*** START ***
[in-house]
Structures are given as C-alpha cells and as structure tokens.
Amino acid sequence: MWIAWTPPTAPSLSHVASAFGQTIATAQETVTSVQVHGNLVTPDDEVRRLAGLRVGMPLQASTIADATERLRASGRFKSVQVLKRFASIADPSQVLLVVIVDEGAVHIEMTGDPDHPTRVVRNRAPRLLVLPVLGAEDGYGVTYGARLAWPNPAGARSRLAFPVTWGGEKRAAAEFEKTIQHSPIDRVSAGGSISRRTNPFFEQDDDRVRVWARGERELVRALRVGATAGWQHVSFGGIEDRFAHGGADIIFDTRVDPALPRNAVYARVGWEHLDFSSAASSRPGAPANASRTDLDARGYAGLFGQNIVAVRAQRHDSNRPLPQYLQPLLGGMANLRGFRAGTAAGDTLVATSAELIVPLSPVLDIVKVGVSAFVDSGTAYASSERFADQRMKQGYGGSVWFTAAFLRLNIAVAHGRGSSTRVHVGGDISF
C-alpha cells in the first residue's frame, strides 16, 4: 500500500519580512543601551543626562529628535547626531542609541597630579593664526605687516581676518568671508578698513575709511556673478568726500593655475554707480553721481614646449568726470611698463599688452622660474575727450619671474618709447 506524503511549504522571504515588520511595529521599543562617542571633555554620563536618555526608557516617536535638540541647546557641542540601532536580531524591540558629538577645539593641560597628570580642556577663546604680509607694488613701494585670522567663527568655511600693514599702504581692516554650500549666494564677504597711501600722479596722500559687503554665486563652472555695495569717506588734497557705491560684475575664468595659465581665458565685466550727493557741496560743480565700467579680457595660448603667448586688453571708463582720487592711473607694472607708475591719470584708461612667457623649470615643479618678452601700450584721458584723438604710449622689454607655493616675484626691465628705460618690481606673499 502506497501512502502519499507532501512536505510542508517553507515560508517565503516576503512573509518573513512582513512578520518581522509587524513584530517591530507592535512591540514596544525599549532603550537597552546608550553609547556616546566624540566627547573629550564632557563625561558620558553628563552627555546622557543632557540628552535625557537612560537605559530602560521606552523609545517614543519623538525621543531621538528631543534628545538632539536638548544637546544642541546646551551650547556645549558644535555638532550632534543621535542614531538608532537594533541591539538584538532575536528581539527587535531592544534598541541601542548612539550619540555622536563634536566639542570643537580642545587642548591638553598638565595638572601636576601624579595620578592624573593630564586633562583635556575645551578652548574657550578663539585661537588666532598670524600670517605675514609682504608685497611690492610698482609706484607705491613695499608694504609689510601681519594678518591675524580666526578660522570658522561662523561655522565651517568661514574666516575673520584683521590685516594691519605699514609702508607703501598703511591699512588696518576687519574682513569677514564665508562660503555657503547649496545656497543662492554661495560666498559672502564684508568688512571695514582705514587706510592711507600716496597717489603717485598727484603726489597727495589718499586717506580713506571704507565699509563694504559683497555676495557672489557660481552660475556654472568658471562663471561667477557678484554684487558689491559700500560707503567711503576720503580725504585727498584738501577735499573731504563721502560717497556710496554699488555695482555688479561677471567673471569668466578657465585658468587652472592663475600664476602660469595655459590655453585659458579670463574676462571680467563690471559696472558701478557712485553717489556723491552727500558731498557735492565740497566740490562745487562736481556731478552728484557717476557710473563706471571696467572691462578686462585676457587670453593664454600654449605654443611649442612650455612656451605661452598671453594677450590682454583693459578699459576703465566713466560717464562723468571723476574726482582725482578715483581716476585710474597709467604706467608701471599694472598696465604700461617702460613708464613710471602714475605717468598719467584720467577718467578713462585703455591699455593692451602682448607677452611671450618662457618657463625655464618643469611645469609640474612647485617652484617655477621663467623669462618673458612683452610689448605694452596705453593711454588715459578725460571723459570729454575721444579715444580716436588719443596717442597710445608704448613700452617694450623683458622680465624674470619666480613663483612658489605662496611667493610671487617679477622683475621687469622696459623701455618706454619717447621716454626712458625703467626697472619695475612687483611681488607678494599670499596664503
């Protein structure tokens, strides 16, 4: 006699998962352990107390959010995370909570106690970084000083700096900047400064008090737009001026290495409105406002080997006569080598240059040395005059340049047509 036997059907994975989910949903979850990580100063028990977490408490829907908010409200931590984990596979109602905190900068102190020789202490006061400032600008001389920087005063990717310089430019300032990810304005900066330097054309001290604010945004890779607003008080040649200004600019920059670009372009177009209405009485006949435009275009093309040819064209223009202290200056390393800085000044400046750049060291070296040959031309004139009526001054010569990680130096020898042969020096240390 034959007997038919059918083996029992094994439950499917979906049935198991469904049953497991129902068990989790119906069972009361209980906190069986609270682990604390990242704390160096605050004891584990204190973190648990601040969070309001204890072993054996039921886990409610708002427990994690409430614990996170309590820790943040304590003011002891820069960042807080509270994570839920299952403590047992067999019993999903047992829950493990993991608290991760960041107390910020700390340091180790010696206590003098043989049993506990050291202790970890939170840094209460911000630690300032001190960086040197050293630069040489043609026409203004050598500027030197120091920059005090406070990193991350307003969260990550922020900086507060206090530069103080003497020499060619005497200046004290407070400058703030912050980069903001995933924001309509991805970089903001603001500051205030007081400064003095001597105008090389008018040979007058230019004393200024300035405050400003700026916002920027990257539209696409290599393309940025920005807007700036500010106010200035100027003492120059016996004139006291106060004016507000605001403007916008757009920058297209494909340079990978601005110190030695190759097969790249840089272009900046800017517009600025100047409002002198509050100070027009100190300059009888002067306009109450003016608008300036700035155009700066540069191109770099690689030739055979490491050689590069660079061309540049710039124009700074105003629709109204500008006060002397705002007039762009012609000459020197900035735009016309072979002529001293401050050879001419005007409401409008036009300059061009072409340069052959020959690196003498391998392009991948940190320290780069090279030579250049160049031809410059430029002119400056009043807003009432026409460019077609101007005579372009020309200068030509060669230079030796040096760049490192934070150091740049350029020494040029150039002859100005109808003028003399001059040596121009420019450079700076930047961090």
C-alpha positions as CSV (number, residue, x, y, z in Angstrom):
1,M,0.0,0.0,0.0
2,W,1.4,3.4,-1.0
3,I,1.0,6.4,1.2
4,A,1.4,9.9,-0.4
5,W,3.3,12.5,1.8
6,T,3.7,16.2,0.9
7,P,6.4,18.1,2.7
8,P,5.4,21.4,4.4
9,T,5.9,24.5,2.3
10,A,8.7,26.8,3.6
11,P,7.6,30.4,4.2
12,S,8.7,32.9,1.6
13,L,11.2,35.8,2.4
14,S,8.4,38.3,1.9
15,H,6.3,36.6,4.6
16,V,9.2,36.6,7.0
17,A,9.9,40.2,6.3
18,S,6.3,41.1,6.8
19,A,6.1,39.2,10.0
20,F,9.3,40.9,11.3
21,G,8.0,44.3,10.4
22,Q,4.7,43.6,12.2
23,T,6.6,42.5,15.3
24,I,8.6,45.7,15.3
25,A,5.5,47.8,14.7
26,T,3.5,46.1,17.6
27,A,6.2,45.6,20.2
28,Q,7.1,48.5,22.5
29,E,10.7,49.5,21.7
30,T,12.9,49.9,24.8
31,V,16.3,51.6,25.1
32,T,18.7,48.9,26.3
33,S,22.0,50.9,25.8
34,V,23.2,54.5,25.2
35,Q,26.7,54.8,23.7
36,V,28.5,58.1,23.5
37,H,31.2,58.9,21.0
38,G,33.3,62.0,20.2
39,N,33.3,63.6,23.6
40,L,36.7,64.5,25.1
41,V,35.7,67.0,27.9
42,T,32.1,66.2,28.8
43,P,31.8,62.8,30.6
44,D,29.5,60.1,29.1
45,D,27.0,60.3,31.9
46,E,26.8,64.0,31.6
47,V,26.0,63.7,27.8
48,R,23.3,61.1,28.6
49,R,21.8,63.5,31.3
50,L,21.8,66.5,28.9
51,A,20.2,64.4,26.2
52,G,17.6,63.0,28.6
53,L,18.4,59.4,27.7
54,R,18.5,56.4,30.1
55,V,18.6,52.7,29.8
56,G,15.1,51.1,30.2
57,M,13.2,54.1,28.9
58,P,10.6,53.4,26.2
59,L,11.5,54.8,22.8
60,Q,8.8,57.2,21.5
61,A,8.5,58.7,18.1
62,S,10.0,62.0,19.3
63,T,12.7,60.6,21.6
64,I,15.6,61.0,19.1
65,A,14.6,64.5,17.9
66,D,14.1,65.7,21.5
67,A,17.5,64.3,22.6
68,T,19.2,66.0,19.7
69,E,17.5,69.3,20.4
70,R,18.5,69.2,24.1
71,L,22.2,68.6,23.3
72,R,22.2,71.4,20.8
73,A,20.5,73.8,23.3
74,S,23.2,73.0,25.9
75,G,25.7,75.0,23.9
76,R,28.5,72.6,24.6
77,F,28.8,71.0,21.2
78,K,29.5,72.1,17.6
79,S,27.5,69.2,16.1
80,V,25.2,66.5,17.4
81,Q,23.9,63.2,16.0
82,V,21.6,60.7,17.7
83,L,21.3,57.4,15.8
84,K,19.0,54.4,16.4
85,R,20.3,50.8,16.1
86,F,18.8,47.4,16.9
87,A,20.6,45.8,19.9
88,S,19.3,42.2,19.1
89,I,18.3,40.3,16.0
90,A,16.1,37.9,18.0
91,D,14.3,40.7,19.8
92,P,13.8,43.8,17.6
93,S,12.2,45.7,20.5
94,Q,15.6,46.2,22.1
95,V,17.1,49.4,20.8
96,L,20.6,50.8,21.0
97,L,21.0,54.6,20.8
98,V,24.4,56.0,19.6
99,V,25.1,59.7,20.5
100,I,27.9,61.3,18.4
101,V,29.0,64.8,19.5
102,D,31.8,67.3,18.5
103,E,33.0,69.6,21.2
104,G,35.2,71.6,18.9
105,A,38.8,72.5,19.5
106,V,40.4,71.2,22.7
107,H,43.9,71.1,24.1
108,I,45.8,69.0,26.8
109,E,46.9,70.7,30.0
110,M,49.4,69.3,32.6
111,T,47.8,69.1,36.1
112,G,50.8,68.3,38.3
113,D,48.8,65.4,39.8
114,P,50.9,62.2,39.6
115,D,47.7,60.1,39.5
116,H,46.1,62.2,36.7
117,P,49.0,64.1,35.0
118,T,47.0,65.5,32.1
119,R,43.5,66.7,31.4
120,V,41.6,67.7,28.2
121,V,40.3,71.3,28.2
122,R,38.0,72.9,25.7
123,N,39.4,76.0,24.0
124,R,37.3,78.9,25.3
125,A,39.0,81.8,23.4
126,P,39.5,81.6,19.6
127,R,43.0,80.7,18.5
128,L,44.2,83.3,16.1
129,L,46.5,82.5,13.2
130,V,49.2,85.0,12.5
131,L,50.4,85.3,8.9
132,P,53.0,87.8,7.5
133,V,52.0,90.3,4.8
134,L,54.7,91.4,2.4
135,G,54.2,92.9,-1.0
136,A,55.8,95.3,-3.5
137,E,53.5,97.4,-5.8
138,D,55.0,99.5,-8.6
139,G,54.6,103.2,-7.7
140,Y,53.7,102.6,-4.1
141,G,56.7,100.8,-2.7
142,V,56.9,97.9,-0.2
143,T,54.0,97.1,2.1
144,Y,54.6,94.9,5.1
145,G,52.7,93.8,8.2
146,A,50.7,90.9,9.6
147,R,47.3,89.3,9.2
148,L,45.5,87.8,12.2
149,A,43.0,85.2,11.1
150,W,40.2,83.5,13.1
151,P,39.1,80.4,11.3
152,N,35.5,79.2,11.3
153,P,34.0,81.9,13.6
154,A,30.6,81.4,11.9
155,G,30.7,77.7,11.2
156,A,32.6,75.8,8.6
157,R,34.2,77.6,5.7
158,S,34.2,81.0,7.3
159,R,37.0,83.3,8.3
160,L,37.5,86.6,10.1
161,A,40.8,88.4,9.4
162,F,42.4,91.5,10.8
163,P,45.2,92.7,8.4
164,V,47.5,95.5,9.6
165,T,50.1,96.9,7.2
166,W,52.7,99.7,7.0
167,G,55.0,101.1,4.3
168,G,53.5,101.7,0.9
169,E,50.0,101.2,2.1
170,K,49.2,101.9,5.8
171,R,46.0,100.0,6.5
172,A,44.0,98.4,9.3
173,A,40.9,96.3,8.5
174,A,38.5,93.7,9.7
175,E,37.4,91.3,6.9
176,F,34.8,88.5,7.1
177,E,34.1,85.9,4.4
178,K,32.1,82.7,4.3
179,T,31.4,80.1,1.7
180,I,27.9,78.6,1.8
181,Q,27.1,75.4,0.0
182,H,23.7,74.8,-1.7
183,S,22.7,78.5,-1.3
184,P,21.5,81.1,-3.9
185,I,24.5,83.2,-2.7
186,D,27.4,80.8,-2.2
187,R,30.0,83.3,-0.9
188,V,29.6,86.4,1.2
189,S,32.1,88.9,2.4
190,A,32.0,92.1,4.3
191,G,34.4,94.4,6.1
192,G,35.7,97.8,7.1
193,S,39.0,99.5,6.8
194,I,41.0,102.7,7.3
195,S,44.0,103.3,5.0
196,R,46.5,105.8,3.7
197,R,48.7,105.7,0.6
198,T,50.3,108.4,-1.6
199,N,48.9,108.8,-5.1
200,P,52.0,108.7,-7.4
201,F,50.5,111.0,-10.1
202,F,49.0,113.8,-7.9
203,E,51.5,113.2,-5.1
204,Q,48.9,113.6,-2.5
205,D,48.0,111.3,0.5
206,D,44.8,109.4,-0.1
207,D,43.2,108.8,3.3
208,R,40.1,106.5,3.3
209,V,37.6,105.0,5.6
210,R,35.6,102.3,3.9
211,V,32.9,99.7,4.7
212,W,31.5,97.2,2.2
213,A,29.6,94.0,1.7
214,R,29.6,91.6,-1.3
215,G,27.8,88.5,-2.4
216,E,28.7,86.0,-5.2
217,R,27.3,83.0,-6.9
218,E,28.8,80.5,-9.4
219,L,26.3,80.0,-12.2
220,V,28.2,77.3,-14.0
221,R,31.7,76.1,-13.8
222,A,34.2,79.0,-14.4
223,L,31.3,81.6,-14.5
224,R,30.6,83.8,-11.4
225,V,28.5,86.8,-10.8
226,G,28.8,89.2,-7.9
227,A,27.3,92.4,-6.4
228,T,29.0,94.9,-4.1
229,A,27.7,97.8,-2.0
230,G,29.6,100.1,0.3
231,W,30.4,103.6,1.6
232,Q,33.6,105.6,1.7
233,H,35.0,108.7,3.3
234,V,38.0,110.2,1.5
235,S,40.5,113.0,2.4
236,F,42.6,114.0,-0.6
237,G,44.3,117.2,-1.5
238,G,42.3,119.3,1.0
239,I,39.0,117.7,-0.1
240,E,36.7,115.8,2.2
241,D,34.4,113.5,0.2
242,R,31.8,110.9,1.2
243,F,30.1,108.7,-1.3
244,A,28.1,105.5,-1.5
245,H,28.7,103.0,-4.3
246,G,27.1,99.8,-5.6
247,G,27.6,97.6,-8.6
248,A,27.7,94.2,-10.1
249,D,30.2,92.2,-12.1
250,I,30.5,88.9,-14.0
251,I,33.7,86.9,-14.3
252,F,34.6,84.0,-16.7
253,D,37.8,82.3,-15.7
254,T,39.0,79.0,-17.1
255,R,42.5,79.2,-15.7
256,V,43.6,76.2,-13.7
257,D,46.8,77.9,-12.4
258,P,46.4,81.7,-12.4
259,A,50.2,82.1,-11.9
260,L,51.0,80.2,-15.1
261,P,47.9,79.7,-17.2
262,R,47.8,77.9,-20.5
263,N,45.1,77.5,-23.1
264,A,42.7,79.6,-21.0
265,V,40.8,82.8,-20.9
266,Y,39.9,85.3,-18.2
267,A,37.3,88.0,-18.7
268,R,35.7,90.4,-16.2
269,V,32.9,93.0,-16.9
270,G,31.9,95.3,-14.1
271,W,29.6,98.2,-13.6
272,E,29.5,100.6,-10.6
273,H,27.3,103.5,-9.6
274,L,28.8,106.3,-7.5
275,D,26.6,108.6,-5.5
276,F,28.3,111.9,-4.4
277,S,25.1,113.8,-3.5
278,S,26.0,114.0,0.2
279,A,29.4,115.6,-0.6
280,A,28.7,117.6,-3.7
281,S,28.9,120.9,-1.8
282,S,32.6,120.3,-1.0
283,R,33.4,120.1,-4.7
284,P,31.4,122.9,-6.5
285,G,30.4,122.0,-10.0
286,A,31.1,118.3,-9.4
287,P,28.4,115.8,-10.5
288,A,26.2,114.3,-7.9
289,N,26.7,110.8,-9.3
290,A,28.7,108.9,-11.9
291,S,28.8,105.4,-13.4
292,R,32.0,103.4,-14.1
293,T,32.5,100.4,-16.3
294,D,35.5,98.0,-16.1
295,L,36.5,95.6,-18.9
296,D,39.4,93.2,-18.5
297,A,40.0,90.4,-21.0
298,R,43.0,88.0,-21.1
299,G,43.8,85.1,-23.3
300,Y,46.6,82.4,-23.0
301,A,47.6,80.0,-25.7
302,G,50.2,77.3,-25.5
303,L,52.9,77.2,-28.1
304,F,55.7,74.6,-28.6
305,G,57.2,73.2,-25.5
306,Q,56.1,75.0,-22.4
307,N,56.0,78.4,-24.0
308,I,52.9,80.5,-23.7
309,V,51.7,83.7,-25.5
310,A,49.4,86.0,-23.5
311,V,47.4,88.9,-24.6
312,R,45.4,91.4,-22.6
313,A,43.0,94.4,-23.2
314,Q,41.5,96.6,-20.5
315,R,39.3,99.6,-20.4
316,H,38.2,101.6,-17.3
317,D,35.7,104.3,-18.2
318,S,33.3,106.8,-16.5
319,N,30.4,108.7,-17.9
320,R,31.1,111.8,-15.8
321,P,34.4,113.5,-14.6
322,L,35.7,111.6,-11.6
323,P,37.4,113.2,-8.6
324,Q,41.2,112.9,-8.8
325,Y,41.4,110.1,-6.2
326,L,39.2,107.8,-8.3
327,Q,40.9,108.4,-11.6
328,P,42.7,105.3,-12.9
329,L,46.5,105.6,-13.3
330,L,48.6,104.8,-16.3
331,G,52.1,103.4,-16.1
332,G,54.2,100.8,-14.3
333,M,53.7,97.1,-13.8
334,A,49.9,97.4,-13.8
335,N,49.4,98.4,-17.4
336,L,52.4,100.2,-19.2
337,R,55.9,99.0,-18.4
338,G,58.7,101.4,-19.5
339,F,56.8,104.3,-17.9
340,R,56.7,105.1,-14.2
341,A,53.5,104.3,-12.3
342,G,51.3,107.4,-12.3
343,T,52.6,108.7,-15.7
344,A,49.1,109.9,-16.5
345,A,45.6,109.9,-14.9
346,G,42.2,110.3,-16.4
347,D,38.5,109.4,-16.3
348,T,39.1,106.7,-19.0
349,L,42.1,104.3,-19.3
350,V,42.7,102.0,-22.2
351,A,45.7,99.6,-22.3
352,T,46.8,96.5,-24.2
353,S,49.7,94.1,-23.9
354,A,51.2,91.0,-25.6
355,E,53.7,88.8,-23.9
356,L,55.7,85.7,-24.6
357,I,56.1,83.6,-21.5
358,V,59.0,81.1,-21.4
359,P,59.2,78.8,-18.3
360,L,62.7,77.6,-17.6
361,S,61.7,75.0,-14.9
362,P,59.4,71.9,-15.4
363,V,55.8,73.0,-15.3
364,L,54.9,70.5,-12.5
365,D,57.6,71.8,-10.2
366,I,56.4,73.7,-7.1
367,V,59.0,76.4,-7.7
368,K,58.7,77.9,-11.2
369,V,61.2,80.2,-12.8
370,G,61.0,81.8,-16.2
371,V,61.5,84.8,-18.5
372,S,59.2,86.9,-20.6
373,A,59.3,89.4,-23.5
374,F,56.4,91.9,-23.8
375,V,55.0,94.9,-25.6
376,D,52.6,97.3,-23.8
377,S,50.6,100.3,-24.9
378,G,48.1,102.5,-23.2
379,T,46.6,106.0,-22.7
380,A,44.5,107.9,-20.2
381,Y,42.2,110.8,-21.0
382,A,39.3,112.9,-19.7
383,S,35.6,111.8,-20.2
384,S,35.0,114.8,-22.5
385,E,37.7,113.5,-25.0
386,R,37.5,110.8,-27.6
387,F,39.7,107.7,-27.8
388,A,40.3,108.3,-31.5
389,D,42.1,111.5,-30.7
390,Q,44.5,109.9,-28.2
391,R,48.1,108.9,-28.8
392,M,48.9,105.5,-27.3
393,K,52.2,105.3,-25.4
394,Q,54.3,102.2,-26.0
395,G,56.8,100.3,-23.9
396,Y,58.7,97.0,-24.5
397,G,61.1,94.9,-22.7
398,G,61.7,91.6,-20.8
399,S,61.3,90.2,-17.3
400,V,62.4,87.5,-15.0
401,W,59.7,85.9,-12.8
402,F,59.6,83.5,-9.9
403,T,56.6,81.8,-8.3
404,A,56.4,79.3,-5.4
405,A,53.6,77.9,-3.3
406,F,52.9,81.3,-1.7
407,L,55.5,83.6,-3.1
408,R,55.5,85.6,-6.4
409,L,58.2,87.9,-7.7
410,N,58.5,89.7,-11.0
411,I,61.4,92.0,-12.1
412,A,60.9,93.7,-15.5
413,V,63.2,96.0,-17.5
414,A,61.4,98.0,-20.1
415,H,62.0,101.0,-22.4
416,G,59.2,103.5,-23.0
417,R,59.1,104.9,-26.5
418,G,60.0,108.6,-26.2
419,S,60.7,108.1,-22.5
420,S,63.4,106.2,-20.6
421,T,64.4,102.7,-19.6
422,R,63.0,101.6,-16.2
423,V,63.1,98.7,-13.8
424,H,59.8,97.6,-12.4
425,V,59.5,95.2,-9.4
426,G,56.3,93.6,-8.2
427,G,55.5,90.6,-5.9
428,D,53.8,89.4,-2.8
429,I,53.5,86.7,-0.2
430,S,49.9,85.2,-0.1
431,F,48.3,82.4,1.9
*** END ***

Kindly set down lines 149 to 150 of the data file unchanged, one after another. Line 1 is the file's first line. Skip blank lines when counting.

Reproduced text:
143,T,54.0,97.1,2.1
144,Y,54.6,94.9,5.1